Connect with us

Uncategorized

London’s Mayor Celebrates Notorious Islamist Group :: Middle East Forum

Published

on


Mayor of London Sadiq Khan addresses the Muslim Council of Britain’s 25th anniversary dinner.

Leading British politicians have lionized an Islamist group blacklisted by the government because of its officials’ support for terror and anti-Semitism.
On November 25, the Mayor of London, Sadiq Khan, addressed the 25th anniversary dinner of the Muslim Council of Britain (MCB), one of Britain’s leading Islamist organizations.
Speaking to a crowd of current and former MCB officials and the group’s supporters, Mayor Khan declared: “Since its founding, the MCB has realized its vision of helping to shape a more just and fairer society. I want to pay tribute to all the Secretary Generals this evening, to all the elders who recognised the importance of establishing the MCB.”
The MCB’s “elders,” however, are prominent Islamists with a long history of spouting and encouraging extremism. Most were part of an Islamist network known as Jamaat-e-Islami.

The MCB’s “elders,” however, are prominent Islamists with a long history of spouting and encouraging extremism.

Writing in the Guardian in 2005, journalist Martin Bright warned that the leaders of MCB and many of its affiliate organizations were inspired by Maulana Mawdudi, an Islamist ideologue from South Asia whose writings “call for a global Islamic revival” and influenced Sayyid Qutb, “usually credited as the founding father of modern Islamic radicalism and one of the inspirations for al-Qaeda.”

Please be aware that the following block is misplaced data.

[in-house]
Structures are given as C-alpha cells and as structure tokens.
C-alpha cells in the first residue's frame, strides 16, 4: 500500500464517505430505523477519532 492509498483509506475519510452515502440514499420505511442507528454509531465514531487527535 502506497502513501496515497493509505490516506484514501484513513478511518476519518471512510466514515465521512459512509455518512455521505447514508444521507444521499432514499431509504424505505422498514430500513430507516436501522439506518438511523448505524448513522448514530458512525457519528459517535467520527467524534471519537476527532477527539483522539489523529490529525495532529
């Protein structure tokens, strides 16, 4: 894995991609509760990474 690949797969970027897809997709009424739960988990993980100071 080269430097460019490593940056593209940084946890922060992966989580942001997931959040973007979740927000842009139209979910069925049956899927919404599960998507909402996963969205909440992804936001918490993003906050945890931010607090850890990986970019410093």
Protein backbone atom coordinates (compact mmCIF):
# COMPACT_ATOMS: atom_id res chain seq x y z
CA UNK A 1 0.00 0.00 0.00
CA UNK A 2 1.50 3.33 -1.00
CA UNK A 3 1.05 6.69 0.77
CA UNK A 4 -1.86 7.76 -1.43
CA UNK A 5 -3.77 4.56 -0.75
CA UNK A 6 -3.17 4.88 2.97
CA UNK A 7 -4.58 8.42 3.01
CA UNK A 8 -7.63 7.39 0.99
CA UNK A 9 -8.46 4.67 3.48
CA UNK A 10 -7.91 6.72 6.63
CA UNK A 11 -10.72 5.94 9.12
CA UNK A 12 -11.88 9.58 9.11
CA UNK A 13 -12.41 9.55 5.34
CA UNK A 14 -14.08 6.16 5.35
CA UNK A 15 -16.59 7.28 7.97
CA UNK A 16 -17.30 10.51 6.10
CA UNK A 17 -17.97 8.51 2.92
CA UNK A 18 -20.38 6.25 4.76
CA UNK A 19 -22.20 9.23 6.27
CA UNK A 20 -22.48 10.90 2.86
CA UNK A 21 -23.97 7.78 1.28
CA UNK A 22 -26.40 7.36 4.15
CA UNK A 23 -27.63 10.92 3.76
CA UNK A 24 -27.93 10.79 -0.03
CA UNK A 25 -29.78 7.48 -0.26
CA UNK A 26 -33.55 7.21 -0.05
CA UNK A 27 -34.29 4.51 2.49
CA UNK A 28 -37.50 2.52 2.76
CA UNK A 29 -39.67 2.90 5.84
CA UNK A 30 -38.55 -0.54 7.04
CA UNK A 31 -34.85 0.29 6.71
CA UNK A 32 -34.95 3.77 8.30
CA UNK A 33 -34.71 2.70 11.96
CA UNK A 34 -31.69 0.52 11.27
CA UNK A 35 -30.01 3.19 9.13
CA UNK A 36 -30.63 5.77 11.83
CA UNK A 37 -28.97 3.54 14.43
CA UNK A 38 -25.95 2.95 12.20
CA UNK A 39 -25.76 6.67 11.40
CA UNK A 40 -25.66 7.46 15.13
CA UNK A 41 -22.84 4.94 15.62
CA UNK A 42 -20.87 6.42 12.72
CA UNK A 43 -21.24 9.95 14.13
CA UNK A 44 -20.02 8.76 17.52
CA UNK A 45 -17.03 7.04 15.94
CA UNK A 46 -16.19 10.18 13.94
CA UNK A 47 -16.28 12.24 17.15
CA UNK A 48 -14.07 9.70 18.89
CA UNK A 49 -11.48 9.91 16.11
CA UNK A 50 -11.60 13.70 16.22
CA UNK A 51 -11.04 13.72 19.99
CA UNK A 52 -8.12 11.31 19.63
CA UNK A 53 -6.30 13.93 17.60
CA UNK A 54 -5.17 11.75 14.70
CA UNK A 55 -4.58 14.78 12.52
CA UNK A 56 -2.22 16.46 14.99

Indeed, a report published by the British Government’s Department for Communities and Local Government explicitly noted the MCB’s “linkages to Islamist movements like the Muslim Brotherhood and the Jama’at-i Islami.”
Founded in 1997, the MCB has kept true to its extremist roots. Over the past decades, it has organized boycotts of Holocaust Memorial Day, its officials have openly expressed support for the Hamas terrorist group, and the organization has even successfully used its influence over government to exclude moderate Muslims from government programs and events.
Even today, the organization’s loyalty to its radical founders is clear. Founders and MCB luminaries at this year’s anniversary dinner included Sir Iqbal Sacranie, a key organizer of the protests and threats against novelist Salman Rushdie, who once said: “‘Death, perhaps, is a bit too easy for him … his mind must be tormented for the rest of his life unless he asks for forgiveness to Almighty Allah.”

The IFE has told its members that through Islamic law and “jihad,” it aims to build an “Islamic social and political order,” free from music, television, and “free mixing with women.”

Sacranie was joined by former MCB secretary-general Muhammed Abdul Bari, once chair of Jamaat-e-Islami’s European arm, the Islamic Forum of Europe (IFE). According to documents uncovered by the Telegraph¸ the IFE has told its members that through Islamic law and “jihad,” the IFE aims to build an “Islamic social and political order,” free from music, television and “free mixing with women.”